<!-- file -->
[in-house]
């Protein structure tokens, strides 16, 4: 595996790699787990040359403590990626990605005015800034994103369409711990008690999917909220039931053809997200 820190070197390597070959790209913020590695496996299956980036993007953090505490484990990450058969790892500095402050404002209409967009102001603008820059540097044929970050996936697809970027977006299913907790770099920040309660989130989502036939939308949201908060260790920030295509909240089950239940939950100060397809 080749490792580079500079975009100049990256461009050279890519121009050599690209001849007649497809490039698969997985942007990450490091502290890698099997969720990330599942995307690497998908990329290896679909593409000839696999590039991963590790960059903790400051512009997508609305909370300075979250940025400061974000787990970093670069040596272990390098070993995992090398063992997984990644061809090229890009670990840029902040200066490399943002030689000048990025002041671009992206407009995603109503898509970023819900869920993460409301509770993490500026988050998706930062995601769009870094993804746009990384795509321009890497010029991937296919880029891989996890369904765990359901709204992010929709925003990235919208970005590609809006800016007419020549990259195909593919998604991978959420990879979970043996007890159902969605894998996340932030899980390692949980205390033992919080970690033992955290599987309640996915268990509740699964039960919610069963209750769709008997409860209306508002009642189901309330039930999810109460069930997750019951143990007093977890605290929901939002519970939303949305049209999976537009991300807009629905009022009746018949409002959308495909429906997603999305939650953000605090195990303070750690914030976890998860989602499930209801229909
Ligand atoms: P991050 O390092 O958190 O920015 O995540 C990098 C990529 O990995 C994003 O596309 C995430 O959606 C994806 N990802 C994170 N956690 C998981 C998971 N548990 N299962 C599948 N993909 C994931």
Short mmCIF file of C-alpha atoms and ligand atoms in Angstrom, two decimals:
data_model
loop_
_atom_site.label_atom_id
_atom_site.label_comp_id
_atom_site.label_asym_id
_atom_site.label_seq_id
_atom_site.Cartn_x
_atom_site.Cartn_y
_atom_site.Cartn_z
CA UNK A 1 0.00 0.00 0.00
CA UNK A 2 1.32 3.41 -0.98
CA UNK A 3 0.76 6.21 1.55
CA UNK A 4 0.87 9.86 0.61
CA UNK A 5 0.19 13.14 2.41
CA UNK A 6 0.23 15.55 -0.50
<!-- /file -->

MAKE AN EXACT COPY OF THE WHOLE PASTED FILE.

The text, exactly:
[in-house]
């Protein structure tokens, strides 16, 4: 595996790699787990040359403590990626990605005015800034994103369409711990008690999917909220039931053809997200 820190070197390597070959790209913020590695496996299956980036993007953090505490484990990450058969790892500095402050404002209409967009102001603008820059540097044929970050996936697809970027977006299913907790770099920040309660989130989502036939939308949201908060260790920030295509909240089950239940939950100060397809 080749490792580079500079975009100049990256461009050279890519121009050599690209001849007649497809490039698969997985942007990450490091502290890698099997969720990330599942995307690497998908990329290896679909593409000839696999590039991963590790960059903790400051512009997508609305909370300075979250940025400061974000787990970093670069040596272990390098070993995992090398063992997984990644061809090229890009670990840029902040200066490399943002030689000048990025002041671009992206407009995603109503898509970023819900869920993460409301509770993490500026988050998706930062995601769009870094993804746009990384795509321009890497010029991937296919880029891989996890369904765990359901709204992010929709925003990235919208970005590609809006800016007419020549990259195909593919998604991978959420990879979970043996007890159902969605894998996340932030899980390692949980205390033992919080970690033992955290599987309640996915268990509740699964039960919610069963209750769709008997409860209306508002009642189901309330039930999810109460069930997750019951143990007093977890605290929901939002519970939303949305049209999976537009991300807009629905009022009746018949409002959308495909429906997603999305939650953000605090195990303070750690914030976890998860989602499930209801229909
Ligand atoms: P991050 O390092 O958190 O920015 O995540 C990098 C990529 O990995 C994003 O596309 C995430 O959606 C994806 N990802 C994170 N956690 C998981 C998971 N548990 N299962 C599948 N993909 C994931």
Short mmCIF file of C-alpha atoms and ligand atoms in Angstrom, two decimals:
data_model
loop_
_atom_site.label_atom_id
_atom_site.label_comp_id
_atom_site.label_asym_id
_atom_site.label_seq_id
_atom_site.Cartn_x
_atom_site.Cartn_y
_atom_site.Cartn_z
CA UNK A 1 0.00 0.00 0.00
CA UNK A 2 1.32 3.41 -0.98
CA UNK A 3 0.76 6.21 1.55
CA UNK A 4 0.87 9.86 0.61
CA UNK A 5 0.19 13.14 2.41
CA UNK A 6 0.23 15.55 -0.50